Below are simple steps YOU can take to make a big impact on preventing falls for older adults and adults with disabilities in your home and your community.


  • Inspect the outsoles on your shoes and boots for excessive wear. Replace badly worn footwear.
  • Boots with deep cleats are best when walking on snow. If ice is expected, use ice cleats or Yaktrax that fit over your shoes/boots to provide increased traction on ice. Be sure to remove them once you are indoors, as they can be slippery on hard surfaced flooring or catch on carpet. 
  • Consider an ice gripper for your cane or use hiking poles with rubber tips that can be removed to leave an ice tip on the bottom for use in icy conditions.
  • Keep walking paths clear of snow and ice. Be aware and be cautious. Walk as though snow and ice are present, i.e., upright posture, weight above knees, short strides, flat-footed gait (think marching band).
  • Take slower smaller steps, especially when turning. Understand that activities such as crossing streets will take longer.
  • Wear gloves to keep hands free (not in your pockets) to help balance yourself.
  • Consider a backpack, an over-the-shoulder strapped bag, or a suitcase/cart with wheels to carry items. Besides keeping your hands free for balance assistance, your vision will not be obstructed.
  • When you have a choice, travel on pathways that are in direct sunlight since they are often less icy. Be aware that sunlight causes melting and refreeze (black ice) should be expected.
  • If snow and ice cannot be removed from a particular area, spread ice melt or sand or to improve traction. Oil absorbent and paver base are great alternatives to sand. 
  • Carry a zip plastic bag in your pocket filled with kitty litter to spread out ahead of your path if there is an unavoidable icy area.
  • If a sidewalk is icy, consider walking on the ground next to it. Be alert for holes/uneven surfaces though. 
  • Wear brightly colored clothing so you are more visible to motorists. Consider applying reflective tape on your outdoor clothing and cane or walker. Shorter days mean more time in the dark.


  • Take great care getting in and out of a vehicle. Try to keep three points of contact when getting in and out of a vehicle: both feet and a hand or two hands and a foot. Reach back into the vehicle to grab personal items after you are standing safely outside.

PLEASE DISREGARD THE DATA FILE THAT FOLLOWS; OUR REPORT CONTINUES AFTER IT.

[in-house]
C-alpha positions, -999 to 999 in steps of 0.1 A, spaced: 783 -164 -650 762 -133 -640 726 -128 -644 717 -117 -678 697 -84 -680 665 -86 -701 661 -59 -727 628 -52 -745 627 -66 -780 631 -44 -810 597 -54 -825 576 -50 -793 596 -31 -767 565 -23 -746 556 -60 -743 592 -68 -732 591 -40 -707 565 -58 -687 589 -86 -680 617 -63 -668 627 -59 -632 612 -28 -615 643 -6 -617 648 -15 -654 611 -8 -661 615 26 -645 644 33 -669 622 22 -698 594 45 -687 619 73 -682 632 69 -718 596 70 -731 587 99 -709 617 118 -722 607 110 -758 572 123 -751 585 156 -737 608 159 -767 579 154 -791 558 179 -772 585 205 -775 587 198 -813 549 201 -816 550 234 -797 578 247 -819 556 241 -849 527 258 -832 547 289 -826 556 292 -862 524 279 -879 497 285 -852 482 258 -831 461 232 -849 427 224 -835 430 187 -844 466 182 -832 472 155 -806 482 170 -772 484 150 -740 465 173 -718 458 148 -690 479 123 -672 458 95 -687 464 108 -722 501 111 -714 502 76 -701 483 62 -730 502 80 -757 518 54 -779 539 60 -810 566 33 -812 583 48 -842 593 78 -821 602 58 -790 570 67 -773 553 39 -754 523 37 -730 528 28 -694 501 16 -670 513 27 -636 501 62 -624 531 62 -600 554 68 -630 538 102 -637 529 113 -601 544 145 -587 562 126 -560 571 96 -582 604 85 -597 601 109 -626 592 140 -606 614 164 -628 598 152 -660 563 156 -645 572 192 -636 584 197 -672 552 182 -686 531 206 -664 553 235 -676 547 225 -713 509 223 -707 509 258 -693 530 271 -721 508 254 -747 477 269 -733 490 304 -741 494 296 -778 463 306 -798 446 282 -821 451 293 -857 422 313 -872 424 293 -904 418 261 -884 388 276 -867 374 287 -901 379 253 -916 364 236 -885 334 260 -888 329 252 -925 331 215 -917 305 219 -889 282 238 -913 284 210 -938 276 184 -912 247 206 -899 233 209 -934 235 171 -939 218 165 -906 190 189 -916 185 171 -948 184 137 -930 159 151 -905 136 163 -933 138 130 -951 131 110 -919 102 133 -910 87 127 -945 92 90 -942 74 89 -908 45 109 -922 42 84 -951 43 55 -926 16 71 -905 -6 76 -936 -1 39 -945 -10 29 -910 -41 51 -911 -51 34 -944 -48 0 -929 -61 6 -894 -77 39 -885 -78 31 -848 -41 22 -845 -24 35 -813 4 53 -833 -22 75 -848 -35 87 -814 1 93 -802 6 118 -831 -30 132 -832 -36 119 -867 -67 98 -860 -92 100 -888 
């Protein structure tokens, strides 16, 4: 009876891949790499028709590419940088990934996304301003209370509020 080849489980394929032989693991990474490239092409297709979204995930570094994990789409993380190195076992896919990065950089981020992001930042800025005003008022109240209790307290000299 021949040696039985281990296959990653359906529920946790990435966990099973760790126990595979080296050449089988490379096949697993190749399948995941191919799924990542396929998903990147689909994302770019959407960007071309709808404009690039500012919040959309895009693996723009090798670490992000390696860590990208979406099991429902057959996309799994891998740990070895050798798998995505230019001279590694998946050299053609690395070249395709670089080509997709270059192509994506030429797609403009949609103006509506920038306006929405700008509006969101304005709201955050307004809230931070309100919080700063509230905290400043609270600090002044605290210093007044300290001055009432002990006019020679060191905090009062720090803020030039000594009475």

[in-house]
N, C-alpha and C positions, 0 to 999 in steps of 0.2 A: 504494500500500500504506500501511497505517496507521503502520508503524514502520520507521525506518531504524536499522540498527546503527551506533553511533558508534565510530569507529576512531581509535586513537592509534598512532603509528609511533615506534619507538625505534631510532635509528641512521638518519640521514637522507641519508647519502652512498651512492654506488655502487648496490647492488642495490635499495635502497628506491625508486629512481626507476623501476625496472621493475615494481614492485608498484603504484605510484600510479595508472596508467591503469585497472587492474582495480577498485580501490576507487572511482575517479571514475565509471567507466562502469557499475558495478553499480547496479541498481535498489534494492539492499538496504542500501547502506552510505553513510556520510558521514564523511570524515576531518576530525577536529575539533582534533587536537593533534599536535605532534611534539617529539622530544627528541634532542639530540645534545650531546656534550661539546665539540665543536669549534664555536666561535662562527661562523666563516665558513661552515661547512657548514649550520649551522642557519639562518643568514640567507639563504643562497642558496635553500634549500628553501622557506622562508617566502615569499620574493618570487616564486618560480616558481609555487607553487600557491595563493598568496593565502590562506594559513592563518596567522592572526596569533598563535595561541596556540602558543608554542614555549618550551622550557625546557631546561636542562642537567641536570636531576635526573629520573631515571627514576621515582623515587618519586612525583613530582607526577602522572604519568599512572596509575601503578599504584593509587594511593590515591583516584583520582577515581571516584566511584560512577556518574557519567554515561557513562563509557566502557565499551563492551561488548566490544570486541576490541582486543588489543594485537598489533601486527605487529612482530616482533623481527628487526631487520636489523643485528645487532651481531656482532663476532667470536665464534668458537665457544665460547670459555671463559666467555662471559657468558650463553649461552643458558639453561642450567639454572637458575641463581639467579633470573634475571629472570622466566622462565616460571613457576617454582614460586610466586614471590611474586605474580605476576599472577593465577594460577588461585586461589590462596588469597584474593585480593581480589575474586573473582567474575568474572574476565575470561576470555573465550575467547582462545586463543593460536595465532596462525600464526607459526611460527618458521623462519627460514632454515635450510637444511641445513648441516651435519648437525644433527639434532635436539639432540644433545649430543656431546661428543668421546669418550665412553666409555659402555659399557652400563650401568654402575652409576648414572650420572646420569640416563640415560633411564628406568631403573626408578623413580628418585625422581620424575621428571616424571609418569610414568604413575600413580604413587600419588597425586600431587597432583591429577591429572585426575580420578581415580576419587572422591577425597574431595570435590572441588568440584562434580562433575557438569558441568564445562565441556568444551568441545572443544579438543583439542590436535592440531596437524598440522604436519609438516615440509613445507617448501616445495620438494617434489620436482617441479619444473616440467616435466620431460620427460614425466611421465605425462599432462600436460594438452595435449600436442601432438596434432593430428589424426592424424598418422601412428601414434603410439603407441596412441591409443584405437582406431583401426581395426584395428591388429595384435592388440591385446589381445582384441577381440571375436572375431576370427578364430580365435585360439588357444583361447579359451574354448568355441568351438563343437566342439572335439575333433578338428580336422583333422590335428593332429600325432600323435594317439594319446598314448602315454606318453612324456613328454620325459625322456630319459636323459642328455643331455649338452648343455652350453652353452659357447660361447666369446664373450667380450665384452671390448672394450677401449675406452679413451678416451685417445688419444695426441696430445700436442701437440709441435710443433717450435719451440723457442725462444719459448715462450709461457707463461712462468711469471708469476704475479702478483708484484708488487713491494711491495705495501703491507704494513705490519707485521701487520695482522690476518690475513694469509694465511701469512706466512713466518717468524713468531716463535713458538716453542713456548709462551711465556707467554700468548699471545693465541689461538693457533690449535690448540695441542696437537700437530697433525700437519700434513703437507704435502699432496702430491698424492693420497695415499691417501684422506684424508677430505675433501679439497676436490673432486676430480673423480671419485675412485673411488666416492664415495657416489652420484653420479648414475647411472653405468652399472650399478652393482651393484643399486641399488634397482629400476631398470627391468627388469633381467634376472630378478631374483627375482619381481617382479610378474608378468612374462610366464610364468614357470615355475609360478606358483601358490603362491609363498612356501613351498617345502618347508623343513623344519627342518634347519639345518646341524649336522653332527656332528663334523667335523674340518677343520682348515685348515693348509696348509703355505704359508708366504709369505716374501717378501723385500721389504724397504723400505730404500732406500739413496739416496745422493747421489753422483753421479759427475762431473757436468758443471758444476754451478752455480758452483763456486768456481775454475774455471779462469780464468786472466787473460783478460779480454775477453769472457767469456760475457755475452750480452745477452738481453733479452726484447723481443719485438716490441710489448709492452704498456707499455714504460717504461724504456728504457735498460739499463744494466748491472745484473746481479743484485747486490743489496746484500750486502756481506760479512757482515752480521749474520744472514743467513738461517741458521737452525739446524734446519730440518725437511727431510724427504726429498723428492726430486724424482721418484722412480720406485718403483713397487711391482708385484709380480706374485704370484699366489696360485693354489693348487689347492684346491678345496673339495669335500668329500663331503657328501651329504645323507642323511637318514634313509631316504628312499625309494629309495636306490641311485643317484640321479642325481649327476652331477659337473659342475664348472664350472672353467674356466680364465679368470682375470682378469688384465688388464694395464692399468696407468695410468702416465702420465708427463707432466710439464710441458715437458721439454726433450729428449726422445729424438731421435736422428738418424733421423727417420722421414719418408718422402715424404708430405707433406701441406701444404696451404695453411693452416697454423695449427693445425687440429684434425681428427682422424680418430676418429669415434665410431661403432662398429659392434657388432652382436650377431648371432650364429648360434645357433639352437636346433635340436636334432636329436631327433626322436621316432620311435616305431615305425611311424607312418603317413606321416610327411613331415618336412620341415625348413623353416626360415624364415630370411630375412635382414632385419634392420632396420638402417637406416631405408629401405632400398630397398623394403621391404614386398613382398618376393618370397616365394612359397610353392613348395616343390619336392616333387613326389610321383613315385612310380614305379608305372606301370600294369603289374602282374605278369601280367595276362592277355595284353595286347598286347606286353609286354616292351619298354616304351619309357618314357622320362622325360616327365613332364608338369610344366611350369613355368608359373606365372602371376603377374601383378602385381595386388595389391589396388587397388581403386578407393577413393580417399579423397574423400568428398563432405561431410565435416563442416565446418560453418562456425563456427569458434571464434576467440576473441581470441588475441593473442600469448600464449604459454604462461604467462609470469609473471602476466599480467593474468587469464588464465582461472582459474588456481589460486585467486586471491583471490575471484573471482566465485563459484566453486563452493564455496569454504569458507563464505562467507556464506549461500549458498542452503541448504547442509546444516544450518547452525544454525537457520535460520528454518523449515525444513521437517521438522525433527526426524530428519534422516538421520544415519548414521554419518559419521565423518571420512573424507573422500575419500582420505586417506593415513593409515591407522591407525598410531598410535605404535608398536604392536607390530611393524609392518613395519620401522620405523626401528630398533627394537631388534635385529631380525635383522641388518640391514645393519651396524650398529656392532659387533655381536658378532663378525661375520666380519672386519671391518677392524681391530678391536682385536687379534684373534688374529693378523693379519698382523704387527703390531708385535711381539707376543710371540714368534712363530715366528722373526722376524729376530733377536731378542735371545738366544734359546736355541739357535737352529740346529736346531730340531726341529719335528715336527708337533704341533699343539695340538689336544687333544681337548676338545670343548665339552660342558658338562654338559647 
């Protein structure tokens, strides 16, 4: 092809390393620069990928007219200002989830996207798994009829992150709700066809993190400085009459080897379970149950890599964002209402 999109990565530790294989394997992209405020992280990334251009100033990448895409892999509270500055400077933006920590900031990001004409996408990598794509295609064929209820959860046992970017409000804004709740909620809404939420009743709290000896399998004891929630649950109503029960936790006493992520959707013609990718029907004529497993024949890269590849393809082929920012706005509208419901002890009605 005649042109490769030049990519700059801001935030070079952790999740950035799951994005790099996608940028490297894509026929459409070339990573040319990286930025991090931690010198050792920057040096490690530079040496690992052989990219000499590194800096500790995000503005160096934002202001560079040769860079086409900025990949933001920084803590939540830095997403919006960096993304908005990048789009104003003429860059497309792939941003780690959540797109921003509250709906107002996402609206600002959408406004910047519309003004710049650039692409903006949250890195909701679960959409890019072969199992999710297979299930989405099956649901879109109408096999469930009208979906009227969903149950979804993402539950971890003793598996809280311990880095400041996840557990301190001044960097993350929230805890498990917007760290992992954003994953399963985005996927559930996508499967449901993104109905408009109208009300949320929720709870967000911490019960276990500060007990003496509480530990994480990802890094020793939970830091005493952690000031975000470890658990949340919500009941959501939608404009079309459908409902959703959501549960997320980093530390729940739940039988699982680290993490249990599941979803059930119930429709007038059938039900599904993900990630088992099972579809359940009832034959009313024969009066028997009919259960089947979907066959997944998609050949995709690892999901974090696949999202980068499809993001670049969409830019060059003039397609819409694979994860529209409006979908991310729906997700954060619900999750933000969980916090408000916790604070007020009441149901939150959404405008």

• When getting out of the vehicle, remember your shoe outsoles are warm and tend to create a zero-traction moisture layer when stepping onto packed snow or ice.
  • Consider an assistive device to help you transition to/from your vehicle. These “car canes” drop into the latch on the door pillar, offering a secure handle for balance assistance and weight transfer. 


  • Get your vitamin D. Vitamin D is linked to muscle strength, improves balance, and is a supplement known to reduce falls. Many physicians recommend taking vitamin D supplements year-round to make sure they get the proper amount of the daily suggested adult requirement. (800-1000 IU)
  • Sunlight provides vitamin D, however if you live in the northern two thirds of the United States, the sun is too far away during the cold season to trigger your skin to make vitamin D.
  • Have your vision checked. Prescriptions may need adjustments and eye problems can be detected. If you have new bifocals/progressive lenses, be aware that you will have an adjustment period for a few weeks. Remove them on stairs if that provides better clarity of stair treads.
  • Have your medications reviewed by your pharmacist and get a good night’s sleep.
  • Find a good balance and exercise program. Classes and instructors can be found at
  • Geriatricians do not recommend the use of Tylenol PM, Benadryl, or other PM-type pain reliever at night. The evidence has shown to increase the risk of confusion and drowsiness related to falls.


  • Install grab bars in bathroom and handrails next to indoor steps and thresholds.
  • Keep a thin, slip resistant mat next to tub to step onto when getting out.
  • If you feel your tub or tile flooring is slippery, treatments are available to dramatically raise traction.
  • Remove tripping hazards, such as throw rugs, cords, and clothing.
  • Increase lighting and install motion-activated night lights along the route you typically travel when getting out of bed.
  • Install stair railings on both sides and set automatic lights over stairways and by outside entrances. 
  • Consider applying grit tape with a contrasting color near the edge of each stair tread. Options are also available for carpeted steps.
  • Cover the entryways to the home and provide a table to set down bags while finding keys.
  • Use mats with slip-resistant backings or lightly spray adhesive to mat backing.
  • Be sure to only use approved step stools when getting items that are out of reach. Look for a Type 1 or 2 rating, large platform steps, slip resistant feet and be sure it has a high-top rail for balance assistance. 

Talk with your family members about taking simple steps to stay safe. We encourage adult children to give useful and lifesaving fall-proofing holiday gifts to parents. Falls are not just a “seniors” issue.

Please visit us at or call Kim at 641-355-1203 for more information about TimberCrest Independent living.